Nearly 2 Million Californians Could Benefit From Health Insurance Rebates

by on June 22, 2012 · 3 comments

in California, Economy

by Janet Lavelle / U-T San Diego / June 21, 2012

Nearly 12.8 million Americans, including 1.9 million Californians, are expected to benefit from rebates on their health insurance this summer as part of the federal Affordable Care Act, officials announced Thursday.

Starting this year, the federal health care law requires insurers to spend at least 80 percent of premium costs on medical care and improvement or refund the difference to consumers by Aug. 1 of each year.

In California, the average refund is expected to be $65, compared to $151 on average nationwide.  Average rebates on small group insurance policies are $206, large group insurance rebates average $43 and individual policy rebates average $30 in California, according to federal officials.

Consumers may receive a refund through a rebate check or credit card reimbursement, or as a reduction in future premiums. For people who get insurance through their job, the refund would go to the employer who could apply it to benefit employees.

“The 80/20 rule helps ensure consumers get fair value for their health care dollar,” said U.S. Health and Human Services Secretary Kathleen Sebelius in making the announcement.

The federal regulation, called the medical loss ratio standard, requires 80 percent of premiums on individual and small group policies to go for medical care or quality improvements and 85 percent in large group policies.

While the Supreme Court is expected to rule on the fate of the federal health care law next week and if it strikes down the entire law the rebate could go with it. That would probably not affect Californians, though, because California enacted an identical law in 2011.

State insurance Commissioner Dave Jones noted that the medical loss ratio is one of several elements of the Affordable Care Act that have been made into state law.

“In fact the night of my swearing in (in January 2011) I signed my first regulation implementing the provisions of the Affordable Care Act,” Jones said in an interview earlier this week. “The medical loss ratio law requires health insurers to put a larger percentage of the premiums they collect on paying doctors, nurses, hospitals and other providers for the medical care we get.”

{ 3 comments… read them below or add one }

Elizabeth Miller June 22, 2012 at 11:03 am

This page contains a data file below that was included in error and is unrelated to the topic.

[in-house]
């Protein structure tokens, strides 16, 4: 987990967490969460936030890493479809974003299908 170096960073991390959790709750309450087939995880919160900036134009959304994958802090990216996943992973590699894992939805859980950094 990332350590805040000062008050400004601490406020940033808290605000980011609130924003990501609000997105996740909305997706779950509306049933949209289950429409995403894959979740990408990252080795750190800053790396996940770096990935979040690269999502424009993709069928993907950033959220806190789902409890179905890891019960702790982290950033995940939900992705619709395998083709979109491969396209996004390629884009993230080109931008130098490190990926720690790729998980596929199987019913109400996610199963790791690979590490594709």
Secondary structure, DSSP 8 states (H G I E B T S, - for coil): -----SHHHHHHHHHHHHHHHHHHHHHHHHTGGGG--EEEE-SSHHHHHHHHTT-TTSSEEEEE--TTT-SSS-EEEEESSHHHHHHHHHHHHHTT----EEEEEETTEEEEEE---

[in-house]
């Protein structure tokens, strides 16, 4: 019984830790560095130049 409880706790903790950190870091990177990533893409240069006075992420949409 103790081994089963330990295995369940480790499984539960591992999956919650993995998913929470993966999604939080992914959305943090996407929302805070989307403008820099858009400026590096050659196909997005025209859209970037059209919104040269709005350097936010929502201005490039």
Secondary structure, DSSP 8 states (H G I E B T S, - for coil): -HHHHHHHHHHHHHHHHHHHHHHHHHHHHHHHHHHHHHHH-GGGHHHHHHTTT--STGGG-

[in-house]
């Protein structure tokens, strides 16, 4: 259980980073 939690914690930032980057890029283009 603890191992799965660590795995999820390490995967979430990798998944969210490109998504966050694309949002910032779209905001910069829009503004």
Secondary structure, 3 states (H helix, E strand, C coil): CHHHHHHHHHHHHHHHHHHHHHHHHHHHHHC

The big question is how much will we be paying in other taxes to help pay for this. It sounds great but if we’re paying more in other taxes it will hurt. If the rich are paying more they will make cuts with their business. There’s no way to cheat the system.


richardzgreen June 24, 2012 at 12:40 am

Let us take an example of Texas. The “Penny Health” is quite popular in Arizona. It provides so many offers for the low income people.


kafantaris June 24, 2012 at 9:54 pm

So you don’t like the individual mandate in the health care law.
What would you replace it with?
Why do you think Newt Gingrich back in Hillary’s days was for it — after they had looked at everything else?
There was no way around it.
“The insurance mandate is socialism, plain and simple.”
If it’s socialism, you’d have to buy it from the government, which would also tell you what doctor or hospital to go to. But you can buy health insurance from anybody, and you can get treated by the doctor and hospital you want. What’s socialist about that?
“Can’t you see, the government is making us buy insurance. We have no choice in the matter.”
Do you have a choice not to get hurt, or not to get sick? Why then do you want a choice not to have insurance to pay for it when you do?
States in fact already have an individual mandate for car insurance, and they have been putting uninsured drivers in jail for years.
“That’s different. Driving is a privilege.”
Then free health care must be a right in your book. Maybe this idea came from hospitals continuing to treat the uninsured the last half century.
The tradeoff to us living in a civilized society is that we have to follow rules we don’t agree with. In return, we get great many things, including goods and services that otherwise would be unavailable. But, we still have to pay for them. The mandate makes sure that we do.
What’s wrong with that?


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